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Tagged with: Optical testing

A Model for Cavity Induced Errors with Wavefront Slope in High Accuracy Spherical Fizeau Metrology (ABSTRACT)

A paper by Sykora of Zygo showing that the Random Ball Test (RBT) works less and less precisely as the numerical aperture of the transmission sphere becomes smaller. In other words, the RBT works best for fast transmission spheres and another means of calibration should be used for slow test optics.

A Simple Ball Averager for Reference Sphere Calibrations (ABSTRACT)

ABSTRACT: A paper by authors at NIST about simulations and experiments done with the Random Ball Test (RBT) giving criteria for establishing the precision of transmission sphere calibration using the RBT.

Absolute Measurement of Surface Roughness (ABSTRACT)

ABSTRACT: A paper by Creath and Wyant explaining the method of calibration of surface roughness interferometers. This same method is used in the Random Ball Test (RBT) except that the random surface over which interferograms are averaged is not a plane but a sphere.

Alignment of Optical Systems (ABSTRACT)

ABSTRACT: Describes the advantages of aligning optical systems using a Point Source Microscope (PSM) where the optical axis of the system is folded in 2 or 3 dimensions  and shows how pseudo aberrations can be generated that show quantitatively the degree of precision of the alignment from the Star image seen in the PSM.

Calculation of the Vertex Radius of an Off Axis Parabolic Surface using the Sag Measured with a Three Ball Spherometer (ABSTRACT)

ABSTRACT: A paper by An and Parks describing a method of calculating the vertex radius of an off-axis parabolic segment using a three ball spherometer to measure the sag. The vertex radius is found by solving a set of six simultaneous, non-linear equations for the three coordinates of the ball centers and the corresponding three coordinates of the point of contact of the ball with the parabolic surface.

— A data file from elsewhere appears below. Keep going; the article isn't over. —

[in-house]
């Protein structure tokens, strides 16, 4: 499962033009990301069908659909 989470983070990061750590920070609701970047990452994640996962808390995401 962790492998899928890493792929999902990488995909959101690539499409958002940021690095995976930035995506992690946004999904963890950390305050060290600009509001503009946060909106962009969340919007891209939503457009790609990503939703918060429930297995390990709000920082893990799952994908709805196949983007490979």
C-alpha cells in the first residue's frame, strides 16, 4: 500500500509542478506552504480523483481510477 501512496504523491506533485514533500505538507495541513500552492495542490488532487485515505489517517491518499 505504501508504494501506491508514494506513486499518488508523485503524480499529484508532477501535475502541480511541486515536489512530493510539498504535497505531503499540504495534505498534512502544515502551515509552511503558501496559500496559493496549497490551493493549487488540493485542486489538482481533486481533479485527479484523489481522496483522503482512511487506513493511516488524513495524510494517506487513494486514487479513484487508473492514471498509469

Calibration of Spherical Reference Surfaces for Fizeau Interferometry (ABSTRACT)

ABSTRACT: A study by Burke and Wu of CSIRO comparing several methods of transmission sphere calibration that concludes the Random Ball Test (RBT) has the highest precision of all the methods tried though it is tedious to perform for highest precision if the RBT is not automated.

Design and Analysis of an Alignment Procedure using Computer Generated Holograms (ABSTRACT)

ABSTRACT: Paper by Coyle describing the use of an autostigmatic microscope (PSM) along with computer generated hologram (CGH) targets for the alignment of optical systems.

Fabrication and Testing of a High-Precision Concave Spherical Mirror (ABSTRACT)

ABSTRACT: Slides by Burke and Wu of CSIRO about Random Ball Test (RBT) calibration of a transmission sphere prior to its use in the test of a high precision hemisphere.

Measuring the Four Paraxial Lens Parameters using an Autostigmatic Microscope (ABSTRACT)

ABSTRACT: Describes using an autostigmatic microscope (PSM) to find the two radii, thickness and index of a singlet lens by making 4 distance measurements similar to those used to measure the radius of curvature of a concave mirror, and then using the 4 distances to iteratively calculate the 4 paraxial lens parameters using an Excel spreadsheet and its Solver application.